Monday, 9 November 2015
No matter how many times it happens, it never stops being exciting. And I'm especially proud to have a story included in the Momaya Short Story Review 2015. The theme this year was 'Treasure', and I entered a new version of a story I originally wrote some time ago, which seemed to fit the theme perfectly. I've received my copy of this lovely, beautifully produced anthology, and there is at least one story in it that I wish I'd written.
I was also thrilled when another older story, The Secret, was highly commended in the last Inktears Short Story Competition. This story was the first one to appear when the site was revamped recently. It got some lovely, interesting comments, for which I'm very grateful. You can read it here.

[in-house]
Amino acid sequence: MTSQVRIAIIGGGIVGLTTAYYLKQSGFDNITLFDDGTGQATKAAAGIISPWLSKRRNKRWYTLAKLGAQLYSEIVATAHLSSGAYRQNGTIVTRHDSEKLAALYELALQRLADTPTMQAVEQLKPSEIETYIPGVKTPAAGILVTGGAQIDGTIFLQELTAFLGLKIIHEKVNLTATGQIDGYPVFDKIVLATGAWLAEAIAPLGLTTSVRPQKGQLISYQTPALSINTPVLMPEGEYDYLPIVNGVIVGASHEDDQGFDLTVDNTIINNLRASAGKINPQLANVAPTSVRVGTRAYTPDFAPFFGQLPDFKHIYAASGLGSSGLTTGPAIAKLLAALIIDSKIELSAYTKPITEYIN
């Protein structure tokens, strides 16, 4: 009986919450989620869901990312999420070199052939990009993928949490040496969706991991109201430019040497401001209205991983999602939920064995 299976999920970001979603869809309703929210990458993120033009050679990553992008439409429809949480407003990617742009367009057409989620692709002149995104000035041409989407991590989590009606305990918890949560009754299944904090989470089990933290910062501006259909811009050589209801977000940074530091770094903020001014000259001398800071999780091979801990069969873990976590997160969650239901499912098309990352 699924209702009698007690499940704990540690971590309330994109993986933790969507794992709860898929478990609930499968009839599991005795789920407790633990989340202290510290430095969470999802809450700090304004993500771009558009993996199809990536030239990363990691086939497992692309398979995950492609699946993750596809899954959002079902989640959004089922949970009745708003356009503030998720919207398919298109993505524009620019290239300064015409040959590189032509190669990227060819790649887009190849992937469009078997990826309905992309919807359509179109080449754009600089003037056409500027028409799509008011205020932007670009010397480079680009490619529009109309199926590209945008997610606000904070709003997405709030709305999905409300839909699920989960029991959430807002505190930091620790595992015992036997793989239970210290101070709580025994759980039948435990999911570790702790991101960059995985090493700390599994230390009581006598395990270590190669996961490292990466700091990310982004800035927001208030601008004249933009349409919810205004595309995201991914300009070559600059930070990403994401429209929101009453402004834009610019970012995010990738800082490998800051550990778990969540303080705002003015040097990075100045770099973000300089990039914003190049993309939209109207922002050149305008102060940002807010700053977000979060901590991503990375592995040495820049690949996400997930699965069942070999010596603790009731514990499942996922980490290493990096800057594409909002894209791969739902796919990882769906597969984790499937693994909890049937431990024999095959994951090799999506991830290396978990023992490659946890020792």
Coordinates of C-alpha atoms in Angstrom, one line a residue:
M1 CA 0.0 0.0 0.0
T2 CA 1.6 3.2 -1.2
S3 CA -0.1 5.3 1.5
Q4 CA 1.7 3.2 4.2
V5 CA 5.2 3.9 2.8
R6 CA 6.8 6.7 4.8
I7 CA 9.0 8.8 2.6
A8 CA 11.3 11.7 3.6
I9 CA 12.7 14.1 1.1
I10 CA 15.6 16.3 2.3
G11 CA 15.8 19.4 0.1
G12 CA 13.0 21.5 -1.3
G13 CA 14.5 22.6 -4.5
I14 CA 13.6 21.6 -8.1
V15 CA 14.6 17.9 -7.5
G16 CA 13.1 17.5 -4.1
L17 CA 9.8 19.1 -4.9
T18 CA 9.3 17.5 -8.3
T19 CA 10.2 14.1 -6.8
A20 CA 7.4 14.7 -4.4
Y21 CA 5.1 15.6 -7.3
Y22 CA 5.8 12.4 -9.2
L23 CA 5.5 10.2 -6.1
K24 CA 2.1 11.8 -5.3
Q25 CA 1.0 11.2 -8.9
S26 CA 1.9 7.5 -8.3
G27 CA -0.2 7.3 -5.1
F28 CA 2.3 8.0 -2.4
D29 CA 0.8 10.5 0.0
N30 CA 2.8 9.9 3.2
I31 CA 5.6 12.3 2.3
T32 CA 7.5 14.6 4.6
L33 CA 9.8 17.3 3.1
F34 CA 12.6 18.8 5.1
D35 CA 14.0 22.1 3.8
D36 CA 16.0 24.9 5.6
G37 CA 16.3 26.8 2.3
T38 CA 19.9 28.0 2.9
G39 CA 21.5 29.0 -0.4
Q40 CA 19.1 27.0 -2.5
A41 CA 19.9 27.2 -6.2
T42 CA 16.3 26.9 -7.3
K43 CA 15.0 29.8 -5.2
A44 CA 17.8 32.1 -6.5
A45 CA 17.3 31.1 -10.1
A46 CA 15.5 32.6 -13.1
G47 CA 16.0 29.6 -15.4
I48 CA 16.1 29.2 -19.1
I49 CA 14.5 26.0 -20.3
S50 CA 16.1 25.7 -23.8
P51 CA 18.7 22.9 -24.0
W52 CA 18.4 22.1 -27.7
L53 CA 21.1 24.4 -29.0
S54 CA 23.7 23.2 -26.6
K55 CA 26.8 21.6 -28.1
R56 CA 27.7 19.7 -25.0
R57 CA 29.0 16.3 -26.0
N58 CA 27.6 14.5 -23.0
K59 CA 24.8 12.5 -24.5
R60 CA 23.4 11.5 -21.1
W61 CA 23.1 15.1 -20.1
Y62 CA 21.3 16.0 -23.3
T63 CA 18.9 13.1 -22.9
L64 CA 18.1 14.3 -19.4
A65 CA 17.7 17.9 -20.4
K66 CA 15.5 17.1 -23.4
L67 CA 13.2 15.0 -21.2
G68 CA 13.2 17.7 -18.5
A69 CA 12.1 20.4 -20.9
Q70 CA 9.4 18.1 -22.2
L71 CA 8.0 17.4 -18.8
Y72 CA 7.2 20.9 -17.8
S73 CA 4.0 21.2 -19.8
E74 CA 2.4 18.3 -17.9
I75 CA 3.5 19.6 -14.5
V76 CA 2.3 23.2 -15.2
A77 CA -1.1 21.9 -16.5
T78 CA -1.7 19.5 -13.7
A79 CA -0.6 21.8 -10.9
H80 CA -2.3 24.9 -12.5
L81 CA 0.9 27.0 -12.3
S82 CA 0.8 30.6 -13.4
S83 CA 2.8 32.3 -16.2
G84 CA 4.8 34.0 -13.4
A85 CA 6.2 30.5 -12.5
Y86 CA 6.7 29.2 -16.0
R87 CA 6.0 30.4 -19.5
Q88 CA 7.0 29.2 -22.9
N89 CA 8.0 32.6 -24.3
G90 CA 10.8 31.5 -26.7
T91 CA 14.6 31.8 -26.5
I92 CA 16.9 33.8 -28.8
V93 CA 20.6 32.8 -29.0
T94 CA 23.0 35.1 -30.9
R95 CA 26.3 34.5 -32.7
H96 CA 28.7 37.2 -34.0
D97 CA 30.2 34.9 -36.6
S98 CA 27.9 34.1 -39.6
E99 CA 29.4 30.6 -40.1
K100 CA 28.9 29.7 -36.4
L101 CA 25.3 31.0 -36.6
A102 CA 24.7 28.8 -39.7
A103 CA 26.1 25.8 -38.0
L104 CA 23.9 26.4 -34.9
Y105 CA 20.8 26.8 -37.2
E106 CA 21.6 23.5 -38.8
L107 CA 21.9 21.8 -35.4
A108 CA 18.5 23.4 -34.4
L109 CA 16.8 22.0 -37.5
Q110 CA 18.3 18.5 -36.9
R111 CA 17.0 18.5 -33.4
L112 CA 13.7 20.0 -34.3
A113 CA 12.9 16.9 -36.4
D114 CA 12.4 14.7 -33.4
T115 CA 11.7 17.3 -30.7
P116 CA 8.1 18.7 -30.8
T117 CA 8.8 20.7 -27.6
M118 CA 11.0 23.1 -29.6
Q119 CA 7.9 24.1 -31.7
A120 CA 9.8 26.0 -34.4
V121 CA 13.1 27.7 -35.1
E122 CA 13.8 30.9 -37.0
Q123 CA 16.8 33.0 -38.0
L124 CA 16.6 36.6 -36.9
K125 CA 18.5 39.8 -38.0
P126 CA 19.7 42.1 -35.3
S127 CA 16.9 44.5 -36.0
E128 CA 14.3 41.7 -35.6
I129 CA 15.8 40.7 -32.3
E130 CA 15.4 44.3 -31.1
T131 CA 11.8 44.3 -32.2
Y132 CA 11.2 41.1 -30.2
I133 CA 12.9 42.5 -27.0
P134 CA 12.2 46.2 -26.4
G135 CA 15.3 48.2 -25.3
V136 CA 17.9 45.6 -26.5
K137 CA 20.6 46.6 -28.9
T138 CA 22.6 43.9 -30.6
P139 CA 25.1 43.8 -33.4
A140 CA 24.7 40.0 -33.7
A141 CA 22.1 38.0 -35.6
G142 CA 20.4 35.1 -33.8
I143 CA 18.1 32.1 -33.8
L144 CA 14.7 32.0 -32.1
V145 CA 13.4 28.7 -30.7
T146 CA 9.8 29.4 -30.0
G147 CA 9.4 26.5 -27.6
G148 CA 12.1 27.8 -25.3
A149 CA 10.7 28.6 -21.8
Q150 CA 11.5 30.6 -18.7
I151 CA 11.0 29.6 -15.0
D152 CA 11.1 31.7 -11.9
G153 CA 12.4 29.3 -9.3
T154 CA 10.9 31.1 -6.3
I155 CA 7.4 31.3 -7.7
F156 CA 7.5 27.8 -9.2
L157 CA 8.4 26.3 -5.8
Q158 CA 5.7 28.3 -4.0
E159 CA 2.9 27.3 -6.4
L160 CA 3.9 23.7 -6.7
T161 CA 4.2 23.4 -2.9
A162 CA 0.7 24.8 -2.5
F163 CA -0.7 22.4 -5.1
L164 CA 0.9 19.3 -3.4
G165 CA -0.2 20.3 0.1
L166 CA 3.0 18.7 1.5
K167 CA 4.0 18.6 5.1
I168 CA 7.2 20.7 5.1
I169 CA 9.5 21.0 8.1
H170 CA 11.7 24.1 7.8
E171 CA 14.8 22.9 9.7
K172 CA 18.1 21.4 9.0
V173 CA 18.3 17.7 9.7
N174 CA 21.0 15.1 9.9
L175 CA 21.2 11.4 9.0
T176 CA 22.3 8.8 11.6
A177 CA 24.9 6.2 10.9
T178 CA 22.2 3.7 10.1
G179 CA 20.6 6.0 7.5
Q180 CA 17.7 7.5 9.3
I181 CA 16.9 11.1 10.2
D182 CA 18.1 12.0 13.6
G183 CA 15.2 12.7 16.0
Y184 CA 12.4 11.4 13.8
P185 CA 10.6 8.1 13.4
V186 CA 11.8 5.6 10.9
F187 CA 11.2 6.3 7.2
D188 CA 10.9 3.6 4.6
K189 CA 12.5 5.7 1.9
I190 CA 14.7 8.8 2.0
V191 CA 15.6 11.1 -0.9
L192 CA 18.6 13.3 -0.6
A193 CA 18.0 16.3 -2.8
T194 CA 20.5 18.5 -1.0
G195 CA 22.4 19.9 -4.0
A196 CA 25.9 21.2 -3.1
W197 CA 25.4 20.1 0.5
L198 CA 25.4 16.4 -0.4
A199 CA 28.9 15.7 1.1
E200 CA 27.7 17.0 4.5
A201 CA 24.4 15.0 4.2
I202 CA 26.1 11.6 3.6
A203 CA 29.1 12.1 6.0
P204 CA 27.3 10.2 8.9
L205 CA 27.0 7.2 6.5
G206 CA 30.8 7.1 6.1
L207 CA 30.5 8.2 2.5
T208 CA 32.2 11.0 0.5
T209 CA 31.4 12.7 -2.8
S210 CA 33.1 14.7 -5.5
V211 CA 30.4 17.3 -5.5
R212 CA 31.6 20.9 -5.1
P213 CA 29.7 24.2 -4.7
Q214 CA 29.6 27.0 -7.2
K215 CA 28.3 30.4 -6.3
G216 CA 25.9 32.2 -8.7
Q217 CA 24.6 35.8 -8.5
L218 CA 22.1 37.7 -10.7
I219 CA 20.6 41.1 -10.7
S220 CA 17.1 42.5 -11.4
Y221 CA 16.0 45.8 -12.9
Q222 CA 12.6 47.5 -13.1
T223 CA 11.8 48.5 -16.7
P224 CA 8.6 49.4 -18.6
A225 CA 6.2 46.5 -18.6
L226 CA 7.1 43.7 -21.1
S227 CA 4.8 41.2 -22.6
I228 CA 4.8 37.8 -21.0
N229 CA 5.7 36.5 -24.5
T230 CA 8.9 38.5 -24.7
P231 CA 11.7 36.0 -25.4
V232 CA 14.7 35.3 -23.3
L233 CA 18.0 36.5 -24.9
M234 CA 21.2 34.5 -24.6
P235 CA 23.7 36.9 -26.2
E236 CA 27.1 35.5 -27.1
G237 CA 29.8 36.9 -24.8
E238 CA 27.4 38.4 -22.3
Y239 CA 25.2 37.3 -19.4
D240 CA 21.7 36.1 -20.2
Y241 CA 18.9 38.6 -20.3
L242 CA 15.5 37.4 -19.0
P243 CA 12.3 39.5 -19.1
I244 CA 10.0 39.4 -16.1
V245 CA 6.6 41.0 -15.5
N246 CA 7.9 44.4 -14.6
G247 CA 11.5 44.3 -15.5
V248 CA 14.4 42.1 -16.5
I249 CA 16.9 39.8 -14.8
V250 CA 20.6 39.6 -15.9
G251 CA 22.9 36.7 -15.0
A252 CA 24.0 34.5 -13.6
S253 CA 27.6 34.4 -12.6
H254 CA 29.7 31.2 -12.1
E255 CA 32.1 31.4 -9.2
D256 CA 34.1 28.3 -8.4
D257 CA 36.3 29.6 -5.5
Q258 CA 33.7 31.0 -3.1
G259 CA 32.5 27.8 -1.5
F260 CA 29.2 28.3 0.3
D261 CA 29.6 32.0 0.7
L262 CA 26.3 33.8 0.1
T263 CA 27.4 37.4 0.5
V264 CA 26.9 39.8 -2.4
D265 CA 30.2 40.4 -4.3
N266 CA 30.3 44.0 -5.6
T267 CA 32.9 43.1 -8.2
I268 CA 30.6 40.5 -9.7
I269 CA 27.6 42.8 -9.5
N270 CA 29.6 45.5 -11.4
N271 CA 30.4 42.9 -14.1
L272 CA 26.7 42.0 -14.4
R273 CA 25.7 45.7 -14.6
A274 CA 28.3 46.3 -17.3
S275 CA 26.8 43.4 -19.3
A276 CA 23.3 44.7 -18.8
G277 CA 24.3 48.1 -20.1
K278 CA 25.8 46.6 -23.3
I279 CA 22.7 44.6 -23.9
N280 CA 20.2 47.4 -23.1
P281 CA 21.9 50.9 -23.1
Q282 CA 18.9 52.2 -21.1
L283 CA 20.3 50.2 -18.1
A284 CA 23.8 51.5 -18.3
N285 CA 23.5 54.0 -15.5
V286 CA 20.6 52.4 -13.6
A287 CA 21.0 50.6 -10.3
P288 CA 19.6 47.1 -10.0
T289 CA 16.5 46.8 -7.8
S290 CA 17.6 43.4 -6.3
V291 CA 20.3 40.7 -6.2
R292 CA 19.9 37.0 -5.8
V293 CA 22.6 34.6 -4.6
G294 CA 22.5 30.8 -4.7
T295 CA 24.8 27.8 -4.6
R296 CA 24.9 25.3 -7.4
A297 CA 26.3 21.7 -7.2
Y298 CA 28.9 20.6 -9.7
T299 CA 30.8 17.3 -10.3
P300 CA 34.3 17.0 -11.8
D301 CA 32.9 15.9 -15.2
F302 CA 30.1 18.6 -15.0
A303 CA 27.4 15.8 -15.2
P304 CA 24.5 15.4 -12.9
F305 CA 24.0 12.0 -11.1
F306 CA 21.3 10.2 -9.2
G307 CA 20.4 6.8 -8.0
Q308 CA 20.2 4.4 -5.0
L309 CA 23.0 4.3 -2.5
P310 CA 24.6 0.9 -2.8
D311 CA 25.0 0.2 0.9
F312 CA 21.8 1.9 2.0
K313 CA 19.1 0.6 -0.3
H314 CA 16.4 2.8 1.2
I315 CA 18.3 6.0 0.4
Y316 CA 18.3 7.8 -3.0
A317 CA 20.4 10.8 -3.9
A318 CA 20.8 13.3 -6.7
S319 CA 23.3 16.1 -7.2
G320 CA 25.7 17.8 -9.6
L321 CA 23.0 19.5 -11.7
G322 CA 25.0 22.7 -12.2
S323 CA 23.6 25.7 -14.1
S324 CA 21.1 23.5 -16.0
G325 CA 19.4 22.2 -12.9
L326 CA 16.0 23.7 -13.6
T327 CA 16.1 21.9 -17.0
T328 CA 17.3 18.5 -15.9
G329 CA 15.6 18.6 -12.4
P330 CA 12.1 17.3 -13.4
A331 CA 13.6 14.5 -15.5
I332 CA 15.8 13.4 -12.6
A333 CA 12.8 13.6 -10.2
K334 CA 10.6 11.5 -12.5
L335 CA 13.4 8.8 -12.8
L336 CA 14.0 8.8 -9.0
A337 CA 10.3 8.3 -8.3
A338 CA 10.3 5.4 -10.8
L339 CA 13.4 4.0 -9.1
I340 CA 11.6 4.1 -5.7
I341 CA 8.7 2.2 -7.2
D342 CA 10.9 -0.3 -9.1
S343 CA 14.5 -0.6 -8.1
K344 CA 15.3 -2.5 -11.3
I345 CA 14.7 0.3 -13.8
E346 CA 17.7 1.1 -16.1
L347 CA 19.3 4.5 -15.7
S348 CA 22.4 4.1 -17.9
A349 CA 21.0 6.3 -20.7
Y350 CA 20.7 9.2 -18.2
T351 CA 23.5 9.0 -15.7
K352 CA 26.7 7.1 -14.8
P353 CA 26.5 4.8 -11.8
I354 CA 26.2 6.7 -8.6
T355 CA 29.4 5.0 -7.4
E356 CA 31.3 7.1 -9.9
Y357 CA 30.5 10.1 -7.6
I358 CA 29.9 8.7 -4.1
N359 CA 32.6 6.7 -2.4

Relying on old stories is all very well, but you need to write new ones, and try out different things. In September I went, with some trepidation, to a Woman's Weekly Fiction Workshop in Manchester. I've been submitting stories to 'womags' for some time, although I fear that the optimistic tone they require doesn't come naturally to me. I am a natural pessimist who expects my toast to fall butter side down. Most of my stories have sad endings. This won't do, apparently, in the womag story. There must be a note of hope. So I have a lot to work on.